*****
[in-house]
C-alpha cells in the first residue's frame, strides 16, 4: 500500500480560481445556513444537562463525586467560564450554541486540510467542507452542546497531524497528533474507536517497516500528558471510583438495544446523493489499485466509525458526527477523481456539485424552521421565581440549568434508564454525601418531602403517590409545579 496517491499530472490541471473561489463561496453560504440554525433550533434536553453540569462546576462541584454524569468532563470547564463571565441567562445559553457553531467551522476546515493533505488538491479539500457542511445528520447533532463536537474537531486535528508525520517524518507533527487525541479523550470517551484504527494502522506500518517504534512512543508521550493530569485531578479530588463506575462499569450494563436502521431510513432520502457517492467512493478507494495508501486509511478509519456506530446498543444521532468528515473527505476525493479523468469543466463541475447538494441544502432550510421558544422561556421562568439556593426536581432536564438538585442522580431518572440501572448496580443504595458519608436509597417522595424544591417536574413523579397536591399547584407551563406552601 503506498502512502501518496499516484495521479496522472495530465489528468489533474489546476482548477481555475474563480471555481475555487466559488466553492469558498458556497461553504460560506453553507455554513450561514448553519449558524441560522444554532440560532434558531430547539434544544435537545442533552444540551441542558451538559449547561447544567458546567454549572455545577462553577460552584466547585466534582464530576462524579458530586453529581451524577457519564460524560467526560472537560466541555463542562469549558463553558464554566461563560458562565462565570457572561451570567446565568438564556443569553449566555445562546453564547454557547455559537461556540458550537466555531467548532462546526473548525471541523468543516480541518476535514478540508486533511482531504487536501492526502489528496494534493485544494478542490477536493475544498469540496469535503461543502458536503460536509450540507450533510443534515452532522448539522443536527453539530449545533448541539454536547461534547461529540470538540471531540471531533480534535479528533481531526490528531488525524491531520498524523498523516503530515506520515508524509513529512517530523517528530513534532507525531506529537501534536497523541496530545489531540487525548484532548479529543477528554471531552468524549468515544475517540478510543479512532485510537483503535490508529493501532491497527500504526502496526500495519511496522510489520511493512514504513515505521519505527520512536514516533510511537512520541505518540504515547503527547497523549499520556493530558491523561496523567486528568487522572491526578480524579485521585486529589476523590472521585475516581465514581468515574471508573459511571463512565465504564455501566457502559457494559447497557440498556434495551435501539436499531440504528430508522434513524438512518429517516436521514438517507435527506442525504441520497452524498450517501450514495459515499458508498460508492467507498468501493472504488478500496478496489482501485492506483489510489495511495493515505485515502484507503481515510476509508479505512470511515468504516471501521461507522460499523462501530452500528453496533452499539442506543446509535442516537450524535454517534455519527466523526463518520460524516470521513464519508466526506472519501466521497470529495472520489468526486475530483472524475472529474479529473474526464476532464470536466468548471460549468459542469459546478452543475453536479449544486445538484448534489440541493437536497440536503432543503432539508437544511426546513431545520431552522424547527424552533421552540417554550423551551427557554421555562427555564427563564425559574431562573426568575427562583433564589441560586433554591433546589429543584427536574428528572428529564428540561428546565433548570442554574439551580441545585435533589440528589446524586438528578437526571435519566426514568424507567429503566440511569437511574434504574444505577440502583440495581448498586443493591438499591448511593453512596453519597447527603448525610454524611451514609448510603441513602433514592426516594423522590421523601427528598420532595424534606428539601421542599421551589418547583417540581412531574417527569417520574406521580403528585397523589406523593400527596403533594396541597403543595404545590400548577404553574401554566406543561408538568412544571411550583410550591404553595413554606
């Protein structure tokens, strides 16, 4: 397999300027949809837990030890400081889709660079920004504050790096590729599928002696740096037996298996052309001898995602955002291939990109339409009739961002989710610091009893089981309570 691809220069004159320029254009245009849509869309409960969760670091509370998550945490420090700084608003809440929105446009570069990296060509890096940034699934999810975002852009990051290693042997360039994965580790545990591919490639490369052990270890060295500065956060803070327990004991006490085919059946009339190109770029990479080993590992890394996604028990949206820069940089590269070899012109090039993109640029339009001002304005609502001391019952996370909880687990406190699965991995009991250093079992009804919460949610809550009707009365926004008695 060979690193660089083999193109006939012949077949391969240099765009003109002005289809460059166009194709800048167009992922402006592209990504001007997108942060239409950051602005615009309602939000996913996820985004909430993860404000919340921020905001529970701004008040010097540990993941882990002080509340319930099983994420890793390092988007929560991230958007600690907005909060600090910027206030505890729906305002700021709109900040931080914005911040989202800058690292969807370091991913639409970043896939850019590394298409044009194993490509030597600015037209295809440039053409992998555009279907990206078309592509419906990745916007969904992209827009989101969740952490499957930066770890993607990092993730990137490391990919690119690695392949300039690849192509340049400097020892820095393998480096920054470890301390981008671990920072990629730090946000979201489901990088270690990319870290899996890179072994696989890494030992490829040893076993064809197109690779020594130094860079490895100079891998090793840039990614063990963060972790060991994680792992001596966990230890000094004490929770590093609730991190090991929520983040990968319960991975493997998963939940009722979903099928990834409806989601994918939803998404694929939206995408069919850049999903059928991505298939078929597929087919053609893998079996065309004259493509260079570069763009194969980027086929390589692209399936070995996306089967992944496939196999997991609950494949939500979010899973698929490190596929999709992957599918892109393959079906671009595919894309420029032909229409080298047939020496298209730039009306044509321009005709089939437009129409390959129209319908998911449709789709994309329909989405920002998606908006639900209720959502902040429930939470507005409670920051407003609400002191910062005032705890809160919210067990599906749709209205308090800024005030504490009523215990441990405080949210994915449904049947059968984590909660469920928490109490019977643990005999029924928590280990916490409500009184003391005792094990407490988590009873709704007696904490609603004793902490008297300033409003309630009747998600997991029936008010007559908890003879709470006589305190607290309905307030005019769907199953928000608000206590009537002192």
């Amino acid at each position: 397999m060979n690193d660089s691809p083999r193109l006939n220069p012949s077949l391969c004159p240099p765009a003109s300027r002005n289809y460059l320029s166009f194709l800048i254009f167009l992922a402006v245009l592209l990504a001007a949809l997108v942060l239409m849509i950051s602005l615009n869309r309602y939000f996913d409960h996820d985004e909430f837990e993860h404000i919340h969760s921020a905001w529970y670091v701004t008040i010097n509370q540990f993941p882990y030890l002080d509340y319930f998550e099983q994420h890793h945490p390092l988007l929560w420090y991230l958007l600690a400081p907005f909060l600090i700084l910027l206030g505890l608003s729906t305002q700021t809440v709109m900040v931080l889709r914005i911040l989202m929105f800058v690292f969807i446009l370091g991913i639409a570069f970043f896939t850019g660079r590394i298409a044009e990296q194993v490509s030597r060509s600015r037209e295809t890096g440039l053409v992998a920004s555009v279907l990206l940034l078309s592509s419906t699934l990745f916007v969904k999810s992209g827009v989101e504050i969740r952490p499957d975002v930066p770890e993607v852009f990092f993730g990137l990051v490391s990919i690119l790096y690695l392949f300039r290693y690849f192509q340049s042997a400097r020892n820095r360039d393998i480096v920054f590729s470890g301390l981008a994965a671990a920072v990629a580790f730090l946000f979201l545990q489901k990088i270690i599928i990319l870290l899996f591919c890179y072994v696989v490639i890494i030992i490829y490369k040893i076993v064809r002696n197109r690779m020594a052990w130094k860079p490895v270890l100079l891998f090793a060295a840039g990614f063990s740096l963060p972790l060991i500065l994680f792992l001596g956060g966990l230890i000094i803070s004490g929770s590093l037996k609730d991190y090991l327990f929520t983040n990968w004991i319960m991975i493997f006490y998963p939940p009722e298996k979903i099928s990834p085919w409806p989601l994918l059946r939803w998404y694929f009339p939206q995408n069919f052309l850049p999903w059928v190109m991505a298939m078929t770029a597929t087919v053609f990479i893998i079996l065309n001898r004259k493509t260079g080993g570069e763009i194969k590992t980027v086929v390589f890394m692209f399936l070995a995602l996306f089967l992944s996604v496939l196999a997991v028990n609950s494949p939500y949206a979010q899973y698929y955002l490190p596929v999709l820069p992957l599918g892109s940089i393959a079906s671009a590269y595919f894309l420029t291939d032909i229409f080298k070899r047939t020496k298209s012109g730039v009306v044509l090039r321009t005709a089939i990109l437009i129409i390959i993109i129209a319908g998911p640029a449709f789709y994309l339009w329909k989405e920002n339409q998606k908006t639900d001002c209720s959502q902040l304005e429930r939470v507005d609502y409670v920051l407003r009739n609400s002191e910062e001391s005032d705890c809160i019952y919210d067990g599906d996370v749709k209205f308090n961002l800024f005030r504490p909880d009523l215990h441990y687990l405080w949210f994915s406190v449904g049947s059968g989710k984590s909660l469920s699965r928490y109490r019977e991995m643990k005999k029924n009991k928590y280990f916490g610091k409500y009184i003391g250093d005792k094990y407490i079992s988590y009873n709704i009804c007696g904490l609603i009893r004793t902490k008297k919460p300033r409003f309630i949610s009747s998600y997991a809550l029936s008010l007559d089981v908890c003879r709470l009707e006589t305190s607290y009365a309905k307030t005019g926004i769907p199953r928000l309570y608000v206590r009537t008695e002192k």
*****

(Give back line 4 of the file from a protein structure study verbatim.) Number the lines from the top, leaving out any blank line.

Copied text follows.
């Amino acid at each position: 397999m060979n690193d660089s691809p083999r193109l006939n220069p012949s077949l391969c004159p240099p765009a003109s300027r002005n289809y460059l320029s166009f194709l800048i254009f167009l992922a402006v245009l592209l990504a001007a949809l997108v942060l239409m849509i950051s602005l615009n869309r309602y939000f996913d409960h996820d985004e909430f837990e993860h404000i919340h969760s921020a905001w529970y670091v701004t008040i010097n509370q540990f993941p882990y030890l002080d509340y319930f998550e099983q994420h890793h945490p390092l988007l929560w420090y991230l958007l600690a400081p907005f909060l600090i700084l910027l206030g505890l608003s729906t305002q700021t809440v709109m900040v931080l889709r914005i911040l989202m929105f800058v690292f969807i446009l370091g991913i639409a570069f970043f896939t850019g660079r590394i298409a044009e990296q194993v490509s030597r060509s600015r037209e295809t890096g440039l053409v992998a920004s555009v279907l990206l940034l078309s592509s419906t699934l990745f916007v969904k999810s992209g827009v989101e504050i969740r952490p499957d975002v930066p770890e993607v852009f990092f993730g990137l990051v490391s990919i690119l790096y690695l392949f300039r290693y690849f192509q340049s042997a400097r020892n820095r360039d393998i480096v920054f590729s470890g301390l981008a994965a671990a920072v990629a580790f730090l946000f979201l545990q489901k990088i270690i599928i990319l870290l899996f591919c890179y072994v696989v490639i890494i030992i490829y490369k040893i076993v064809r002696n197109r690779m020594a052990w130094k860079p490895v270890l100079l891998f090793a060295a840039g990614f063990s740096l963060p972790l060991i500065l994680f792992l001596g956060g966990l230890i000094i803070s004490g929770s590093l037996k609730d991190y090991l327990f929520t983040n990968w004991i319960m991975i493997f006490y998963p939940p009722e298996k979903i099928s990834p085919w409806p989601l994918l059946r939803w998404y694929f009339p939206q995408n069919f052309l850049p999903w059928v190109m991505a298939m078929t770029a597929t087919v053609f990479i893998i079996l065309n001898r004259k493509t260079g080993g570069e763009i194969k590992t980027v086929v390589f890394m692209f399936l070995a995602l996306f089967l992944s996604v496939l196999a997991v028990n609950s494949p939500y949206a979010q899973y698929y955002l490190p596929v999709l820069p992957l599918g892109s940089i393959a079906s671009a590269y595919f894309l420029t291939d032909i229409f080298k070899r047939t020496k298209s012109g730039v009306v044509l090039r321009t005709a089939i990109l437009i129409i390959i993109i129209a319908g998911p640029a449709f789709y994309l339009w329909k989405e920002n339409q998606k908006t639900d001002c209720s959502q902040l304005e429930r939470v507005d609502y409670v920051l407003r009739n609400s002191e910062e001391s005032d705890c809160i019952y919210d067990g599906d996370v749709k209205f308090n961002l800024f005030r504490p909880d009523l215990h441990y687990l405080w949210f994915s406190v449904g049947s059968g989710k984590s909660l469920s699965r928490y109490r019977e991995m643990k005999k029924n009991k928590y280990f916490g610091k409500y009184i003391g250093d005792k094990y407490i079992s988590y009873n709704i009804c007696g904490l609603i009893r004793t902490k008297k919460p300033r409003f309630i949610s009747s998600y997991a809550l029936s008010l007559d089981v908890c003879r709470l009707e006589t305190s607290y009365a309905k307030t005019g926004i769907p199953r928000l309570y608000v206590r009537t008695e002192k």